Congenital syphilis rate (live births and stillbirth)
Progress in eliminating vertical transmission of syphilis
Untreated syphilis infection in pregnancy can result in stillbirth, neonatal death and congenital disease (collectively defined as "congenital syphilis"). Untreated syphilis infection in pregnancy also increases the risk of vertical transmission of HIV. Given the high efficacy, appropriate simplicity and low cost of syphilis testing and treatment, global and regional initiatives to eliminate the vertical transmission of syphilis are well established. The rate of congenital syphilis is a measure of national surveillance and the impact of programmatic interventions to eliminate vertical transmission of syphilis.
Number of reported congenital syphilis cases (live births and stillbirths) in the past 12 months
Number of live births in the past 12 months
Routine health information systems.
It is important to indicate in the comment section the case definition of congenital syphilis used in your country and to highlight any major differences between the national case definition and the global surveillance case definition (see page 13 of the World Health Organization [WHO] Global guidance on criteria and processes for validation: elimination of mother-to-child transmission of HIV and syphilis, available at https://www.who.int/reproductivehealth/publications/emtct-hiv-syphilis/en/). In particular, countries should not whether or not their national case definition counts stillbirths.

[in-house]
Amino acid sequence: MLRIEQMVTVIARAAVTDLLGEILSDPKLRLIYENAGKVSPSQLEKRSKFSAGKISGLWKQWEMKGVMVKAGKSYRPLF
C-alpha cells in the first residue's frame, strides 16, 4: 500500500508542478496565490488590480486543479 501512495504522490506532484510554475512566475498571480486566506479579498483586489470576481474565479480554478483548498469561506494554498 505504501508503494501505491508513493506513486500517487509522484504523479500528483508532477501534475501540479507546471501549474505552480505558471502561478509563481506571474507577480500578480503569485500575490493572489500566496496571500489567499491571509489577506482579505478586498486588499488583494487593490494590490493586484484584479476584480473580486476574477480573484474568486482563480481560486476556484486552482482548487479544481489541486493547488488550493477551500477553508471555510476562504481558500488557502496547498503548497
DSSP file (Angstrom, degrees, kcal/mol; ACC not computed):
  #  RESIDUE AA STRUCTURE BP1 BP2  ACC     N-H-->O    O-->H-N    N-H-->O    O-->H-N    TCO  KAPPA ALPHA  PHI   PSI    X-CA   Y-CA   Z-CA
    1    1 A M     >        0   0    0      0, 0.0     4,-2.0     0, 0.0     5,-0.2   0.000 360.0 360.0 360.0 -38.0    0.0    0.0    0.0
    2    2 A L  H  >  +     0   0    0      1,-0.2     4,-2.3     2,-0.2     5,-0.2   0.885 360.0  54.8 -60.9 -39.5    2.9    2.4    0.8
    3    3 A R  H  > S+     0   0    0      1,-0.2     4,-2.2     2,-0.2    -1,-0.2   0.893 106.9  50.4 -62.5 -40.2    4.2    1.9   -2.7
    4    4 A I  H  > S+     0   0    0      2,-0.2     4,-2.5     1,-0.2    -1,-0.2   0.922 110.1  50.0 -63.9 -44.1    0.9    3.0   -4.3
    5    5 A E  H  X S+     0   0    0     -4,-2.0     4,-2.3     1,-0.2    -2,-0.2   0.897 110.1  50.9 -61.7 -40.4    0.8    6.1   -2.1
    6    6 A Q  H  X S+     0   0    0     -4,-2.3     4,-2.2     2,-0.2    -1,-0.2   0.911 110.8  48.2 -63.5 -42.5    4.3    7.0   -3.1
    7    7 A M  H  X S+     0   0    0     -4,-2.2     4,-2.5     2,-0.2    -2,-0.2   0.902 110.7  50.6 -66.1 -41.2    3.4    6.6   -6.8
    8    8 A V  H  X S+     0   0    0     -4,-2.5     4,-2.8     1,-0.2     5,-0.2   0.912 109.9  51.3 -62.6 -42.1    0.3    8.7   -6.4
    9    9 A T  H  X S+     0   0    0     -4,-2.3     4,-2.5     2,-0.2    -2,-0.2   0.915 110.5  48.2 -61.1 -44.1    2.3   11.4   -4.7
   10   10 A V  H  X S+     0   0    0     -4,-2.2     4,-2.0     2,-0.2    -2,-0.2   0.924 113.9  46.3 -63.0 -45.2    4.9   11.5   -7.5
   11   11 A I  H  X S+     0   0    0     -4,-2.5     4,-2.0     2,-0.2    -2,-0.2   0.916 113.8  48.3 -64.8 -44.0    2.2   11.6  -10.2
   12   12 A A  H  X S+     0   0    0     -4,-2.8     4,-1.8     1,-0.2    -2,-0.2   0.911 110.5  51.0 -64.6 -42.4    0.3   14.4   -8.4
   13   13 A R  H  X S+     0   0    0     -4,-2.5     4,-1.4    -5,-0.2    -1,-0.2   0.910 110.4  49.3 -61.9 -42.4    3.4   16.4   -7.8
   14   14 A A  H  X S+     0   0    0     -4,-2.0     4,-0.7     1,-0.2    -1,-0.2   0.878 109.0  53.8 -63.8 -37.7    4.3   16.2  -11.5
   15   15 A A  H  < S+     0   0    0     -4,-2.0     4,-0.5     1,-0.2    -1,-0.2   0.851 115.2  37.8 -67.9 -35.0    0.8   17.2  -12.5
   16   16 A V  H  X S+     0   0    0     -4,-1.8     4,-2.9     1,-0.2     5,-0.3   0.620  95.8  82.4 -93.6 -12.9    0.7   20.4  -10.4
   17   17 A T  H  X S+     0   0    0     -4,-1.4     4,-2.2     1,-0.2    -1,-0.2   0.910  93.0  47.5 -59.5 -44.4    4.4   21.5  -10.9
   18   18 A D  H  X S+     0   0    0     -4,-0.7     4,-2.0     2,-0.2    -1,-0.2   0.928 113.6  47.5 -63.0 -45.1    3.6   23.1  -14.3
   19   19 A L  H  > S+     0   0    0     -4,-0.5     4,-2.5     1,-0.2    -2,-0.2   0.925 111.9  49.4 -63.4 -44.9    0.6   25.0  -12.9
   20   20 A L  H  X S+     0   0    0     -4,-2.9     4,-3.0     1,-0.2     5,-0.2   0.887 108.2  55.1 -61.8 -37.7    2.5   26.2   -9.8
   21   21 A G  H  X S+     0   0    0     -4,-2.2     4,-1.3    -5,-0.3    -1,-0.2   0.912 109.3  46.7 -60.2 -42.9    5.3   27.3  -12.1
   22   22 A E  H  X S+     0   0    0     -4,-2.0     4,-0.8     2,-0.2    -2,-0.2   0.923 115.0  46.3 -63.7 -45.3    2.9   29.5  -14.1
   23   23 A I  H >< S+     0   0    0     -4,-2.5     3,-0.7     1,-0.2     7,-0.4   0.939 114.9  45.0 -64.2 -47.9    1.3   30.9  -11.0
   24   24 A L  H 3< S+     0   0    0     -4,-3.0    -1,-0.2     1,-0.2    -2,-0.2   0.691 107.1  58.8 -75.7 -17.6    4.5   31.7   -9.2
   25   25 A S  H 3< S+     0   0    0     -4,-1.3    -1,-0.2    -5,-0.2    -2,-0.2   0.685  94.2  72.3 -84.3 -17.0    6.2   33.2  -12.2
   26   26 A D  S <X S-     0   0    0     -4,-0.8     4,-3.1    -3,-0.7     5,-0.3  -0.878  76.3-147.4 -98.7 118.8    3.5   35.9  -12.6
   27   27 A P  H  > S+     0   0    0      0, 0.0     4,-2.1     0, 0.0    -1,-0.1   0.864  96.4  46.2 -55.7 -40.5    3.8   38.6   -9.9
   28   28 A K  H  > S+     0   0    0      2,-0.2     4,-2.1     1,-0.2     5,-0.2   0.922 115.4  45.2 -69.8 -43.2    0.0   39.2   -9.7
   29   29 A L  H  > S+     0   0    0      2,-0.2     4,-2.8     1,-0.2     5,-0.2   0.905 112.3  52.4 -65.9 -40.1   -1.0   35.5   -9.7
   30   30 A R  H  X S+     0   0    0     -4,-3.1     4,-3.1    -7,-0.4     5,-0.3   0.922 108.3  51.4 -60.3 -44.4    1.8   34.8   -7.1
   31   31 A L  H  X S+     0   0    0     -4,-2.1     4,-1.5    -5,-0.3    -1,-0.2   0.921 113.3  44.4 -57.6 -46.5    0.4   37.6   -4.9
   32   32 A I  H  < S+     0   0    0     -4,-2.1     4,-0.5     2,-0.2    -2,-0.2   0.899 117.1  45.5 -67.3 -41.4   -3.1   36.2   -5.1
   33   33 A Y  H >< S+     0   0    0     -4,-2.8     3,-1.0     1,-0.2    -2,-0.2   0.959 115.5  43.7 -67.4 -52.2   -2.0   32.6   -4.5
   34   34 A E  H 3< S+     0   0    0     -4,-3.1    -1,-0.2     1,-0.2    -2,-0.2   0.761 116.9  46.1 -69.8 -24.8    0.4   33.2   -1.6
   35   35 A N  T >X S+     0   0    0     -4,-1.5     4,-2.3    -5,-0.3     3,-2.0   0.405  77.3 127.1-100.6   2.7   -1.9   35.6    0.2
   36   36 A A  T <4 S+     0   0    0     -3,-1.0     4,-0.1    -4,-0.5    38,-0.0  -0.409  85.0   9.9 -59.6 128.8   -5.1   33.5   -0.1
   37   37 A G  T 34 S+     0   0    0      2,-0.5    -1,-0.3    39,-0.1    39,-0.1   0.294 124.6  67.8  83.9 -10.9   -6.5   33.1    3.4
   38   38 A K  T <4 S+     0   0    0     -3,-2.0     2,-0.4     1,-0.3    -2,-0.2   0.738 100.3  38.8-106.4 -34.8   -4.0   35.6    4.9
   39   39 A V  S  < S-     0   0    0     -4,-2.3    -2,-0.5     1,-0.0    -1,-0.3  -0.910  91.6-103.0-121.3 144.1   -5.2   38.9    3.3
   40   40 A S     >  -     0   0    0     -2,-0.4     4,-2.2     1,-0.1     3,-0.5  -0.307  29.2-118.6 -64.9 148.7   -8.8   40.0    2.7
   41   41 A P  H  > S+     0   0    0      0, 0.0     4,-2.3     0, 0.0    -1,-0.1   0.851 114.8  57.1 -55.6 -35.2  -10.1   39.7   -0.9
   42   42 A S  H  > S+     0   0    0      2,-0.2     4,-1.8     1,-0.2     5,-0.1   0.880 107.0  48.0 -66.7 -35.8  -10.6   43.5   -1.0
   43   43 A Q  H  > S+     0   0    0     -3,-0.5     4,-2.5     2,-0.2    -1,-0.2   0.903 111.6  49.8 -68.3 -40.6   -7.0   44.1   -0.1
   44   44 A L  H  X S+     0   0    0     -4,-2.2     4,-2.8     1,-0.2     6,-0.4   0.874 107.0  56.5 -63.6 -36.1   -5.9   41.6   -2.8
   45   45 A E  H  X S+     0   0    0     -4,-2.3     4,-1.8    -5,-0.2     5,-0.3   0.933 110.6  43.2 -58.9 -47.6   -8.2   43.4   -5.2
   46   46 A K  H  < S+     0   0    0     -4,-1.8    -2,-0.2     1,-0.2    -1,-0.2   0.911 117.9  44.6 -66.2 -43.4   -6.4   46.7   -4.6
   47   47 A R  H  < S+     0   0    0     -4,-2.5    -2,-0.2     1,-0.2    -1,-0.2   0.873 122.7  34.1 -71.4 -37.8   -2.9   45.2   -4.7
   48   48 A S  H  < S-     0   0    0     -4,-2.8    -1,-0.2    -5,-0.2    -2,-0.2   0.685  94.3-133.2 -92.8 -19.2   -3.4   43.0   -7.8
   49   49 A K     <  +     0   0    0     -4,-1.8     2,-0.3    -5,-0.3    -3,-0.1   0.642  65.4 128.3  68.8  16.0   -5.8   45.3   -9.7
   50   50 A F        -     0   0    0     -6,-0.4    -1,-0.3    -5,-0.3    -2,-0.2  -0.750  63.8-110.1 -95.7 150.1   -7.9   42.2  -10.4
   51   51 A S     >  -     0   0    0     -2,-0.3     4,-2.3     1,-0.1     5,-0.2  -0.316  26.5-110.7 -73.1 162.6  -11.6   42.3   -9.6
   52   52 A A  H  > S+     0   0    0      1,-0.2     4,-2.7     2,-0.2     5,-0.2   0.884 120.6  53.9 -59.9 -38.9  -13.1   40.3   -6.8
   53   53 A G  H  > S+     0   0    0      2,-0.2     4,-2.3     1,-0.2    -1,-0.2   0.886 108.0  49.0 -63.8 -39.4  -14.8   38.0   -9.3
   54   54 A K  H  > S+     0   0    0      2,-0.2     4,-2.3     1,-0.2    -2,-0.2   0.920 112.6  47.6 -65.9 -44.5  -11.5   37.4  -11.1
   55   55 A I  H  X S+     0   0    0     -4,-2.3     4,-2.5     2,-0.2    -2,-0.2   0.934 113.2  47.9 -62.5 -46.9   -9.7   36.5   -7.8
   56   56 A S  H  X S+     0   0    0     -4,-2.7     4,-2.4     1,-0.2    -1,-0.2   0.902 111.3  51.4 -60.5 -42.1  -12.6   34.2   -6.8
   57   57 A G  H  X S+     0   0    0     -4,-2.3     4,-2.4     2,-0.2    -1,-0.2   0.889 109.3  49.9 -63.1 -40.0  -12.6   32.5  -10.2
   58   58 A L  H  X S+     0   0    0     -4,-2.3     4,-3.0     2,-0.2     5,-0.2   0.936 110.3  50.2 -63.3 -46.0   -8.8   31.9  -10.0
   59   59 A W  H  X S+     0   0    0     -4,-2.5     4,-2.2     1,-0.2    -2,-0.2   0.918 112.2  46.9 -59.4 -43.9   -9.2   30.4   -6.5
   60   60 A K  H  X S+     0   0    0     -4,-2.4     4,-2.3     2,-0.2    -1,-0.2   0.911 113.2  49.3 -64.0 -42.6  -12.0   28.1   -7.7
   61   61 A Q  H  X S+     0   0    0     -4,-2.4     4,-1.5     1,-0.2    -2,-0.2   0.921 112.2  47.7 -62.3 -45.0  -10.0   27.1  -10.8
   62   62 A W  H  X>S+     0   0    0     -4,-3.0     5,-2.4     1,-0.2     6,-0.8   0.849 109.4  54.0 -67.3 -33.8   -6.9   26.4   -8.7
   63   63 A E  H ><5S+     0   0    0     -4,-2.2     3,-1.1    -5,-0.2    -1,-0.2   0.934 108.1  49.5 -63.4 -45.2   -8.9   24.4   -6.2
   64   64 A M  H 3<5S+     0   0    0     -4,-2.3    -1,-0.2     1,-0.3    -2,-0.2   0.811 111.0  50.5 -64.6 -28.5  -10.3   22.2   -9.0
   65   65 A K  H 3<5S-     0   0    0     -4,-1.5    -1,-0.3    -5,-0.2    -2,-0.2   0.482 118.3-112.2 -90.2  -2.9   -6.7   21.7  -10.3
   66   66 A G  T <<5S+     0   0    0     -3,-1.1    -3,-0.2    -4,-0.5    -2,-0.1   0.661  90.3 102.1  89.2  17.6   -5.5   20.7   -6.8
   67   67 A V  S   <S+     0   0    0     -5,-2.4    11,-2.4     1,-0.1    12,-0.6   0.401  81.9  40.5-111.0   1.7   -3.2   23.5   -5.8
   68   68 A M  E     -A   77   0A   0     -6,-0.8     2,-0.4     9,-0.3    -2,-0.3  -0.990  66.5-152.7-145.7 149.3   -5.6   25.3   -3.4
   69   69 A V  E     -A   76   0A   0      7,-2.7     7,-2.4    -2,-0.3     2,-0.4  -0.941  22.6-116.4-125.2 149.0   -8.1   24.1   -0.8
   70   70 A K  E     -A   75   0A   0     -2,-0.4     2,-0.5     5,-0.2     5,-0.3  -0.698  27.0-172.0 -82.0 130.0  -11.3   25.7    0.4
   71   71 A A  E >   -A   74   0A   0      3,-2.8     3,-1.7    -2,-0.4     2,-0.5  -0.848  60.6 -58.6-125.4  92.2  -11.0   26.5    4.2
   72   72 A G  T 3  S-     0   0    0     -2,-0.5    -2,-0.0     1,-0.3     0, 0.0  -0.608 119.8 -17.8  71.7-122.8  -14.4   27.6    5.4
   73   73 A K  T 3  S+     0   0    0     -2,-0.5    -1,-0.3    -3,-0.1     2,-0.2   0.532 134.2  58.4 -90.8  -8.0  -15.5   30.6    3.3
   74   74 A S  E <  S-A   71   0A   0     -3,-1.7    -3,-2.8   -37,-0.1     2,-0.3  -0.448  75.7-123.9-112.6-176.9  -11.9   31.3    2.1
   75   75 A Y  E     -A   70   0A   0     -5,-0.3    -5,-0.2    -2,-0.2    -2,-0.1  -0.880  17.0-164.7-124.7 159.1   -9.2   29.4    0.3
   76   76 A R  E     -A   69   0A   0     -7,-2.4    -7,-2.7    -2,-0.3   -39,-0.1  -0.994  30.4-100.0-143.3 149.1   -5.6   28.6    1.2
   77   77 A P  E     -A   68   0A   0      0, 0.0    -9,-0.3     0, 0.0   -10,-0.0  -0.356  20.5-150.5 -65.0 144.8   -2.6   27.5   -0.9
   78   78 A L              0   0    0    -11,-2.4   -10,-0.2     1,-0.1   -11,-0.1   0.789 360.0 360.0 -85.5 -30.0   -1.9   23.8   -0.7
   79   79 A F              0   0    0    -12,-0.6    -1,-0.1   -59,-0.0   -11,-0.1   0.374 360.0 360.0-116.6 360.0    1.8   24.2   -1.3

Please comment on the extent to which the data are deemed representative of the national population. If a country is unable to report on the denominator, WHO will use the denominator from the United Nations Population Division.
If there are subnational data available, please provide the disaggregation by administrative area or city in the space provided. You may also upload an Excel spreadsheet of these data instead of entering them in the online tool.
Diagnosing congenital syphilis is most reliable when specific diagnostic tests are used, but these are unfortunately seldom available. In most countries, therefore, diagnosis relies on clinical history of maternal testing and treatment and clinical examination of the infant, which makes surveillance challenging. Although WHO has a global case definition for surveillance purposes, the actual case definition may vary between and within countries and regions.
Given the difficulties in diagnosing congenital syphilis - and depending on the case definition used - underreporting and overreporting can be a problem. The likely magnitude of such reporting errors should always be considered when looking at rates of congenital syphilis over time.
Methods for surveillance and monitoring of congenital syphilis elimination within existing systems. Geneva: World Health Organization; 2011 (https://extranet.who.int/iris/restricted/handle/10665/44790).
Global guidance on criteria and processes for validation: elimination of mother-to-child transmission of HIV and syphilis. Geneva: World Health Organization; 2017 (http://www.who.int/reproductivehealth/publications/emtct-hiv-syphilis/en/).